Dance of the mayflies . . . or flight of the “fishflies” . . . or “march” of the “Canadian soldiers” . . . or “smoke” of the shadflies: however you like to refer to them and what they do, it was all going on this past weekend!
What about the bugs?
Recently, talking to someone about how much I enjoyed spending time on Great Lake Basin islands, I was asked, “What about the bugs?” Hmmm, exactly what about the bugs do you want to know, I wondered . . .
Islands tend to be more lush with vegetation, more filled with birds, and, yes, given those two facts and a host of others, you should find “bugs” on islands, but they don’t have much to do with island visitors in the way of “bugging” them. For one thing, island breezes often take care of the pesky mosquito, a lovely island asset. And island spiders, when left to their own devices (i.e., not sprayed), take care of many of the other insects on the islands.
A special ephemeral insect
However, this time of year, one insect in the Great Lakes Basin makes an appearance that is often quite spectacular. Mid to late June and into July, a special aquatic insect, the Mayfly—from the order Ephemeroptera, which refers to the ephemeral nature of their life—emerges.
Think of mayflies as the “daylilies of the insect kingdom,” living for just a day in their flying adult form. And it just so happens that daylilies and mayflies both “bloom” at around the same time.
The Mayfly’s aquatic nature
What’s so interesting about the mayfly? For starters, mayflies spend one to two years burrowing at the bottom of the lake (or a river), in depths up to 60 feet, as a naiad (or “nymph,” a mayfly’s name during its larvae stage).
For entomologists, a mayfly is unusual in that it molts twice from naiad (or “nymph”) to subimago (or “dun”) and finally, to imago (or “spinner”). (Click here to see a photographic sequence of a mayfly experiencing the second molt.) This characteristic, of course, is unlike the singular molt of caterpillar to butterfly. Like a butterfly, however, the mayfly keeps its wings together and upright when at rest (see the photo above).
The “final” adult mayfly (imago), takes flight at dusk in a mating dance often attracted by lights (or beachfires!). The flying dancers mate, the females drops between 400 and 3,000 eggs on the surface of the water, and then, within 24 hours of gaining flight, the mayfly dies.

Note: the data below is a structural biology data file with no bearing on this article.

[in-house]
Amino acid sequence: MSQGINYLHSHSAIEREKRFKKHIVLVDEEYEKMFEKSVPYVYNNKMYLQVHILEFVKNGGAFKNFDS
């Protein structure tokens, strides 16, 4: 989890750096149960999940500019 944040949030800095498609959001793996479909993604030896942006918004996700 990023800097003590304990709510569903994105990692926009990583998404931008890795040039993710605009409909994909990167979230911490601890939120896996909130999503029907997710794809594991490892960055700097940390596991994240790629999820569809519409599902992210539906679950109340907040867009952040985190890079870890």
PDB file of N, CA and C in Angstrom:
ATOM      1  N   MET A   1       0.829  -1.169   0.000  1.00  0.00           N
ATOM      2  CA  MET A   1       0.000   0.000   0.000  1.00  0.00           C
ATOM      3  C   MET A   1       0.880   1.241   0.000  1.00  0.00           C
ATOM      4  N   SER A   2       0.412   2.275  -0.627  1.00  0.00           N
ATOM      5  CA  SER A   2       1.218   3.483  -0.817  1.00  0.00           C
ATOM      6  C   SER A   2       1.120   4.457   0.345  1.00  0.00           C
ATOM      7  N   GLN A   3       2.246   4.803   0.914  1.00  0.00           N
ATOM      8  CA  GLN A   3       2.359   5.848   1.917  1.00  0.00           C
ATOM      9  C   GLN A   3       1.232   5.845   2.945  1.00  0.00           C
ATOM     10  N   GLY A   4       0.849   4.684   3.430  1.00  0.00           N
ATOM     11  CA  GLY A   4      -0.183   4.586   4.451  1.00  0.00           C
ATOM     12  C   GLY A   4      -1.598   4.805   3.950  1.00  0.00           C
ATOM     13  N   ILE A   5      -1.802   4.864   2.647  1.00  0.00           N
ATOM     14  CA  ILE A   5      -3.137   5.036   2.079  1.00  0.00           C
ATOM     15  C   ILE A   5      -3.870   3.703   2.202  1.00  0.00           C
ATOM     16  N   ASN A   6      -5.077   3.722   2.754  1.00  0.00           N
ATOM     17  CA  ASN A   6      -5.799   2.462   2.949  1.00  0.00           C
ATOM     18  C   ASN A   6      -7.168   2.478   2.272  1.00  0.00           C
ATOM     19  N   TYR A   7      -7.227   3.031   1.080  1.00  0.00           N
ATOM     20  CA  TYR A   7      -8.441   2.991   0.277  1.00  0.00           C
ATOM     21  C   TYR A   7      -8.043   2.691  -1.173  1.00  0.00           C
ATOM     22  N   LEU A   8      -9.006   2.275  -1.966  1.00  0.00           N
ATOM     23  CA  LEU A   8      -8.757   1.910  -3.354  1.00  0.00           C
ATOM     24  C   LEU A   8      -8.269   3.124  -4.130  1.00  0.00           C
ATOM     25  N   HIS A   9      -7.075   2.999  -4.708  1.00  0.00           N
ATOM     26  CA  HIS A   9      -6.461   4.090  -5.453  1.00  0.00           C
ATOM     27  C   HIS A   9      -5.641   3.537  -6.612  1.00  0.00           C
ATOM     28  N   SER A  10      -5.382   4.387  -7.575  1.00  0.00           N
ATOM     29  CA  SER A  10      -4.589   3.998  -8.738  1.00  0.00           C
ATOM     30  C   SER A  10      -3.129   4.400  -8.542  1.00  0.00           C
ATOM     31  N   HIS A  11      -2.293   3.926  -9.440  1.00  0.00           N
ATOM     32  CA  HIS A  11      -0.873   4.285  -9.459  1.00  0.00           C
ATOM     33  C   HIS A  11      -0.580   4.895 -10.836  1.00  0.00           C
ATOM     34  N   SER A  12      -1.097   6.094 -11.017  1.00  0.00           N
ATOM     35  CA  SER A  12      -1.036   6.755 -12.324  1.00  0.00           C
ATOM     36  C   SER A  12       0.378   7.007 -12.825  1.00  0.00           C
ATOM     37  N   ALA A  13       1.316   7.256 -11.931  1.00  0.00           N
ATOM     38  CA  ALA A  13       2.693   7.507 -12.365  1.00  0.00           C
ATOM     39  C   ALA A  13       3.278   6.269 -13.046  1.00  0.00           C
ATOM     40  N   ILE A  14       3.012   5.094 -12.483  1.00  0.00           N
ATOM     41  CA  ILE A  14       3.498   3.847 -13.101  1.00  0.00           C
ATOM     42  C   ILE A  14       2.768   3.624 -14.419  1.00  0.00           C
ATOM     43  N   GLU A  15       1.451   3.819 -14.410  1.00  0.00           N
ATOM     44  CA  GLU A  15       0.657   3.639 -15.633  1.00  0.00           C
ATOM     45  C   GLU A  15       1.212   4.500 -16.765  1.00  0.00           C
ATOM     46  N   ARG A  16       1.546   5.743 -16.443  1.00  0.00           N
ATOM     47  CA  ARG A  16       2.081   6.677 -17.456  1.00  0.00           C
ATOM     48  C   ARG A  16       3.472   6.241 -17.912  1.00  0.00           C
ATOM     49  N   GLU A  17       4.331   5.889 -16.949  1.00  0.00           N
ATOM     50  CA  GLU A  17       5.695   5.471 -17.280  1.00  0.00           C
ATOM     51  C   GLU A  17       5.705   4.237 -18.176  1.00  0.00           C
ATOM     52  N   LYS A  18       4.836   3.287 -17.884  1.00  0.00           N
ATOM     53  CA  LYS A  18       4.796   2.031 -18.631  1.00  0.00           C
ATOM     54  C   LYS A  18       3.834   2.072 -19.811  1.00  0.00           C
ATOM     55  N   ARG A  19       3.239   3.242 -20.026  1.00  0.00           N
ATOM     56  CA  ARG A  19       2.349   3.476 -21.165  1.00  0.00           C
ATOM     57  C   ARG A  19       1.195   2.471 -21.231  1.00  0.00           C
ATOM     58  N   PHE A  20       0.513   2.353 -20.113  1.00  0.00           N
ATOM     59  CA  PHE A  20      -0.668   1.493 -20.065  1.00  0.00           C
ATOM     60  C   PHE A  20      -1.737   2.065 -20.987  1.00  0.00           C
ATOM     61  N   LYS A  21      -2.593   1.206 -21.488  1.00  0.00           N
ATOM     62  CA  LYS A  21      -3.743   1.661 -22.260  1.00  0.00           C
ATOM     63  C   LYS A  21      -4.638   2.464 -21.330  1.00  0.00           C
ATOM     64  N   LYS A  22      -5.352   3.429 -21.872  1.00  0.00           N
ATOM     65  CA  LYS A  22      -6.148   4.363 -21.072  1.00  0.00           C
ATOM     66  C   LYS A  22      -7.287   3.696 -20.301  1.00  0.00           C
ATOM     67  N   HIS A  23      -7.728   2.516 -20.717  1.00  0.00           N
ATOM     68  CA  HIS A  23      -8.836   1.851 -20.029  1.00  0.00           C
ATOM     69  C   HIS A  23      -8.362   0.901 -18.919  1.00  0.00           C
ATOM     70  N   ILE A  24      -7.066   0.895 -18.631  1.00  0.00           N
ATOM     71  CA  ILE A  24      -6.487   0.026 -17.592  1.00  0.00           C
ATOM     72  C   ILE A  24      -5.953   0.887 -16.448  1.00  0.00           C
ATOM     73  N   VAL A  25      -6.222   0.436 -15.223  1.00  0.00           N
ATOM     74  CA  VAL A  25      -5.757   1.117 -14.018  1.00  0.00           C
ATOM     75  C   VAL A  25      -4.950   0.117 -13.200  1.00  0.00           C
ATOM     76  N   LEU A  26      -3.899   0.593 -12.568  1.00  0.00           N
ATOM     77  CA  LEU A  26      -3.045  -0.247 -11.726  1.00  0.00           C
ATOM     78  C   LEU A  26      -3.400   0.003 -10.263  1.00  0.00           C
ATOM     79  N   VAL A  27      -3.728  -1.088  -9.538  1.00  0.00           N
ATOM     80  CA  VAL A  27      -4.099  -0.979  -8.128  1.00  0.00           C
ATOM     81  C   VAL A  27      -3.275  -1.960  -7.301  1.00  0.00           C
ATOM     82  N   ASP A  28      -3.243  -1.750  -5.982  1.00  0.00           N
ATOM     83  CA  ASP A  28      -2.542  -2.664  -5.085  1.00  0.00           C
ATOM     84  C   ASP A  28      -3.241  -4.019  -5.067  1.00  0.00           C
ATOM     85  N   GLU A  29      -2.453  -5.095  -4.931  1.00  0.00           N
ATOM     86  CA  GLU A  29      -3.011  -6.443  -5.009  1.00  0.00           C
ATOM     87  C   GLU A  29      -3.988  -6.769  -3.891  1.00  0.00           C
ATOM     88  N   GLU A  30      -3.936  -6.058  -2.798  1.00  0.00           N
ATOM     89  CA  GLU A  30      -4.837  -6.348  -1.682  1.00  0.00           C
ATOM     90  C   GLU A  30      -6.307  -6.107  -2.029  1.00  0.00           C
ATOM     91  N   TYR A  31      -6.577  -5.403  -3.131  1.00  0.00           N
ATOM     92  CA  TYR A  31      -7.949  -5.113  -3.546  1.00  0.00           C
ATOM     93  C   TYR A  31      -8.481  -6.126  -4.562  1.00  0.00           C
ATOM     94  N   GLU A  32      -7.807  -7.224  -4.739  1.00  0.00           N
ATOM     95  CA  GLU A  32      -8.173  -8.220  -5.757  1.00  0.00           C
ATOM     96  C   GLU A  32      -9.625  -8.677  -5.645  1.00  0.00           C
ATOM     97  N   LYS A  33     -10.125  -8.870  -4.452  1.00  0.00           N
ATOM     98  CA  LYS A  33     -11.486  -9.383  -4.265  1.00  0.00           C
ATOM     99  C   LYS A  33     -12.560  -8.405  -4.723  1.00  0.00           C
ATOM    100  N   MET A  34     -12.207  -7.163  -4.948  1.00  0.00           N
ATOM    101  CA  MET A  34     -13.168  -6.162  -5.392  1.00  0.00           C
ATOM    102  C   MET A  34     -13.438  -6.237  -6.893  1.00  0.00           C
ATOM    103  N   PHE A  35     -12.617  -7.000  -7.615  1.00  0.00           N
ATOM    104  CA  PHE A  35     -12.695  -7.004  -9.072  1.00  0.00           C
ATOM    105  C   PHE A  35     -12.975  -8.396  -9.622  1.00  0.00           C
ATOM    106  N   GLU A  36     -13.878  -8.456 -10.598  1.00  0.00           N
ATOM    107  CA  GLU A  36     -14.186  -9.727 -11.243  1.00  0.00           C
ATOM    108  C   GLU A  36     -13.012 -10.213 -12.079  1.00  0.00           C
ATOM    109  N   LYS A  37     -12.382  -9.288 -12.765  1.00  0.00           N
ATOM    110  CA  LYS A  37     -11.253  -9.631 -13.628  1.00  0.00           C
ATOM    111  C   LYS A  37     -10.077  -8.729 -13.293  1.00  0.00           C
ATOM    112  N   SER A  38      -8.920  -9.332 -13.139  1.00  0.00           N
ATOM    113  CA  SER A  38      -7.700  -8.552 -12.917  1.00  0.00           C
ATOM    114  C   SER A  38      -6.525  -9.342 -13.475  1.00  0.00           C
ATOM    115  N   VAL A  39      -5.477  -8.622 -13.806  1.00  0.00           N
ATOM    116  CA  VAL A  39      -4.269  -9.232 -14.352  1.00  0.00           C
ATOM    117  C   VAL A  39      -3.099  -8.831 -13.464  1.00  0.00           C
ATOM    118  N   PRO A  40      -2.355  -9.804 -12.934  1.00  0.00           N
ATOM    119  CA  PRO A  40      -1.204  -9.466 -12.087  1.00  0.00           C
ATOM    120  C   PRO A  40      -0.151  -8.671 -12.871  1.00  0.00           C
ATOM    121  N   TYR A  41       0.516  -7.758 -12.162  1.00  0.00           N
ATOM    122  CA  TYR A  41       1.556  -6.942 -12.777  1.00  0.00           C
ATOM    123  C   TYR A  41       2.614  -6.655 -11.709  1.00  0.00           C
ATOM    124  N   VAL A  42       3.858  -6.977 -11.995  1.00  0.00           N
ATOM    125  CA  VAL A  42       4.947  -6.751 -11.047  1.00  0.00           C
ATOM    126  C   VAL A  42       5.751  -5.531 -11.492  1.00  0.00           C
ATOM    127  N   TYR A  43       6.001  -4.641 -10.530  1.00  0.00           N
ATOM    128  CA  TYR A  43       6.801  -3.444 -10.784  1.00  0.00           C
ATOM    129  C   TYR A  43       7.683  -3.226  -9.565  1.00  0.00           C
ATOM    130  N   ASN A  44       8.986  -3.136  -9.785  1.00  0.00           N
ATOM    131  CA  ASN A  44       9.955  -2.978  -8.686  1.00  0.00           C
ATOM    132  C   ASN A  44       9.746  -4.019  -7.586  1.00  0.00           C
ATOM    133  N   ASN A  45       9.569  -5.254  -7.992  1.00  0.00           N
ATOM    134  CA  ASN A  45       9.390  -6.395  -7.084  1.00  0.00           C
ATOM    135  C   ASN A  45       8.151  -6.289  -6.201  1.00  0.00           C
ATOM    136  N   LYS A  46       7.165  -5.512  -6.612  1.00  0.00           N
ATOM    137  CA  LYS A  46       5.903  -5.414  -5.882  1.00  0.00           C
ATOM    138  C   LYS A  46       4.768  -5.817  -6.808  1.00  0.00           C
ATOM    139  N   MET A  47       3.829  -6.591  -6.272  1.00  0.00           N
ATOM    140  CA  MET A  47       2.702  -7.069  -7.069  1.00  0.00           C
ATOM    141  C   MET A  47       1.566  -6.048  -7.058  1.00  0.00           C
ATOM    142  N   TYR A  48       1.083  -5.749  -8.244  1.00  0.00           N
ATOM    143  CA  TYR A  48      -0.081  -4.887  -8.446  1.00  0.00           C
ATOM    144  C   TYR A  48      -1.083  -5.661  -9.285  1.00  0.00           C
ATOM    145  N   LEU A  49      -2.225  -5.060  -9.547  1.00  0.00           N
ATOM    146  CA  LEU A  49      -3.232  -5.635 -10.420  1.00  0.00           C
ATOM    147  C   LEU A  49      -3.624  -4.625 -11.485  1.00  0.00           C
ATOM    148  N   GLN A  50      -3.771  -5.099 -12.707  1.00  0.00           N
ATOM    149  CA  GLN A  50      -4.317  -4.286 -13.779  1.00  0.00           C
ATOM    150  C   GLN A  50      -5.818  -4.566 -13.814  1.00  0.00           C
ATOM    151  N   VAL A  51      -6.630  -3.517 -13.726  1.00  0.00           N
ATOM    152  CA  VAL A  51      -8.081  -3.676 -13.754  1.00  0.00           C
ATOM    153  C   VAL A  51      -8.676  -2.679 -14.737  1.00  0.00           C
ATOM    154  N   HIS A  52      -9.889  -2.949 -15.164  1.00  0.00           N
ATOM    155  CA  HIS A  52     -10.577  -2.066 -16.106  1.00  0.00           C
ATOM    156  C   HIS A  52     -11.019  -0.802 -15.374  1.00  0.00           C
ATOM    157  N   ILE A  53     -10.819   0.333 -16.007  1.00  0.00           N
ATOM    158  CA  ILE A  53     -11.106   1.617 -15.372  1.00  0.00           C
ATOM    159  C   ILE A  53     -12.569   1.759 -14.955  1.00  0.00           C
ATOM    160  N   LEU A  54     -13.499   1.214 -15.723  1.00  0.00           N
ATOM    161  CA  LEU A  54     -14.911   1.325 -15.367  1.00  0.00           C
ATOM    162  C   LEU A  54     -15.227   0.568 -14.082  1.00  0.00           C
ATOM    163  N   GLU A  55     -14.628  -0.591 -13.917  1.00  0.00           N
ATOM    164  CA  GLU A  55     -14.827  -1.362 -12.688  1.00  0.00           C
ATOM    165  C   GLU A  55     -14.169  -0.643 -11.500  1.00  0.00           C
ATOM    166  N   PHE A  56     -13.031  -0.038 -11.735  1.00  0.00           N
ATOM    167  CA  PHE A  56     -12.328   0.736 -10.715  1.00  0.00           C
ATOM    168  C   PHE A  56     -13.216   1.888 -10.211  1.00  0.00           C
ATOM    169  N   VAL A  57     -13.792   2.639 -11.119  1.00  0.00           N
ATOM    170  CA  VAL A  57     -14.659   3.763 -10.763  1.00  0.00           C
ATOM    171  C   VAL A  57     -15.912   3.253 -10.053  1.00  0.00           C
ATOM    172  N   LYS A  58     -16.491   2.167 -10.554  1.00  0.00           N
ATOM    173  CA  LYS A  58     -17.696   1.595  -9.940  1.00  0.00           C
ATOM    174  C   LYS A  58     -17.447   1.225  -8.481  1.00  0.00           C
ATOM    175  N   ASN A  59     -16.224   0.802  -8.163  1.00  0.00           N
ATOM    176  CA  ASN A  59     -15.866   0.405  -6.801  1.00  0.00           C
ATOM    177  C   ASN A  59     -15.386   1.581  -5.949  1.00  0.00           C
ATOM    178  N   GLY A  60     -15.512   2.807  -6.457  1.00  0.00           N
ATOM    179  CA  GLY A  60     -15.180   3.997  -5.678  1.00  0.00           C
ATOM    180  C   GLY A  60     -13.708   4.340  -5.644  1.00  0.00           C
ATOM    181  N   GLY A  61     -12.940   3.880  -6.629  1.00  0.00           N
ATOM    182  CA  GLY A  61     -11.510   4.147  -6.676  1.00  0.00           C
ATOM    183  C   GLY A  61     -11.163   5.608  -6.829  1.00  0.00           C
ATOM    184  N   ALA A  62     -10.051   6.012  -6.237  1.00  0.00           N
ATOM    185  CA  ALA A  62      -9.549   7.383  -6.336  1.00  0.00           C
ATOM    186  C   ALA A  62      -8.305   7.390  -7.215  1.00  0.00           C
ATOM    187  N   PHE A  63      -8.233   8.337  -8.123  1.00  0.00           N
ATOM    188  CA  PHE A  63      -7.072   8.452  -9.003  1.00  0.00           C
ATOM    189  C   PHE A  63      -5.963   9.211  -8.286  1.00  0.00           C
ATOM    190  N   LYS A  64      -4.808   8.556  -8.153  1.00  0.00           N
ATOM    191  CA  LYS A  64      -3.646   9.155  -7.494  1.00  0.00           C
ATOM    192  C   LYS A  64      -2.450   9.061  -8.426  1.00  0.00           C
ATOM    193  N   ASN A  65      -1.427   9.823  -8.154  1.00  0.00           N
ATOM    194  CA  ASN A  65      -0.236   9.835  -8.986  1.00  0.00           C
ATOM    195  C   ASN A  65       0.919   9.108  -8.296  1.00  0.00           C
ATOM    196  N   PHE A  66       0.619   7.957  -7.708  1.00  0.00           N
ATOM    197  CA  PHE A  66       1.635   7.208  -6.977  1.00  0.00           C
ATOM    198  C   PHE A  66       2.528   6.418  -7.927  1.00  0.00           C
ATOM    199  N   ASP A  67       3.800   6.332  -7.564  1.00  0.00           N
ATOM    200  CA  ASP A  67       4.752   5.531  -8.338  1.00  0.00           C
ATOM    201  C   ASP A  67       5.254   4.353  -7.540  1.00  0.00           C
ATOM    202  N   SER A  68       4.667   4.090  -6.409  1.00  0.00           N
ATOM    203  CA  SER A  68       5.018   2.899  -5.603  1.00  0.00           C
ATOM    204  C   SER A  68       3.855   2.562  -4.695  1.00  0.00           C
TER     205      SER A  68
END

The Mayfly and the Lake
What is particularly wonderful about the sight of mayflies—in addition to their dance, which is also appreciated by the birds for non-aesthetic reasons—is what the presence of the mayflies indicates. The greater the number of mayflies, the healthier the lake! As a nymph, the mayfly is very susceptible to pollution; if the water is polluted, the mayfly nymphs die and never emerge to fly. I am happy when I see mayfly swarms over the lake off both points of the bay on which our cottage is located. All good!
And the birds and I are apparently not the only beings happy to see the emergence of the mayfly. Mayflies are a very important food source for fish. People who fish often use mayflies as live bait and also employ artificial lures resembling the mayfly larva, known as “spinners.” According to the experts, brown trout are particularly happy when the mayfly hatch appears.
A Mayfly rescue
However, in the course of its very short life, besides being gobbled up for dinner by a fish, a mayfly may find itself snagged in a spider web or may even, rarely, end up inside a cottage. Knowing—perhaps better than they—of the brief nature of their flying and reproductive life, I often attempt to rescue them, to give them a second chance.
The mayfly featured above managed to end up on the dining room wall of our cottage. After his/her brief career as a photographic model, I picked the three-inch mayfly up by its forked tail and released it outside onto our deck, hoping it would live long enough to dance. Wondering if it already had had the opportunity to do so the night before on our beach.
How are mayflies like cormorants?
Mayflies do not bite, nor do individuals make any sound (unlike the propensity of mosquitos to buzz). In that latter respect, they remind me of the offshore Double-crested Cormorants, those prehistoric-looking waterbirds who often hang their wings out to dry (although none of the flock below offshore near the Pelee Island Wine Pavilion seemed inclined to do Sunday). Cormorants make no sounds in solitary flight, but, according to the Cornell Lab of Ornithology All About Birds, ” they make “deep, guttural grunts that sound a bit like an oinking pig. They grunt when taking off or landing, or during mating or aggressive displays, but otherwise are generally silent.”
If you are lucky, however, you may be able hear the mayflies’ wings beating against the evening air when they dance in a swarm. Saturday night, they came off the trees, where they’d probably spent the day, to perform their nuptial dance above our beach fire as the sun was setting.
We couldn’t hear them over the snap of the fire and the lap of the water, but they were a quite a sight to behold!
Can you see them?
If you take a hard look, maybe squint a bit, you should be able to see evidence of the ephemeral dance of the mayfly in the twilight photo at the beginning of this post.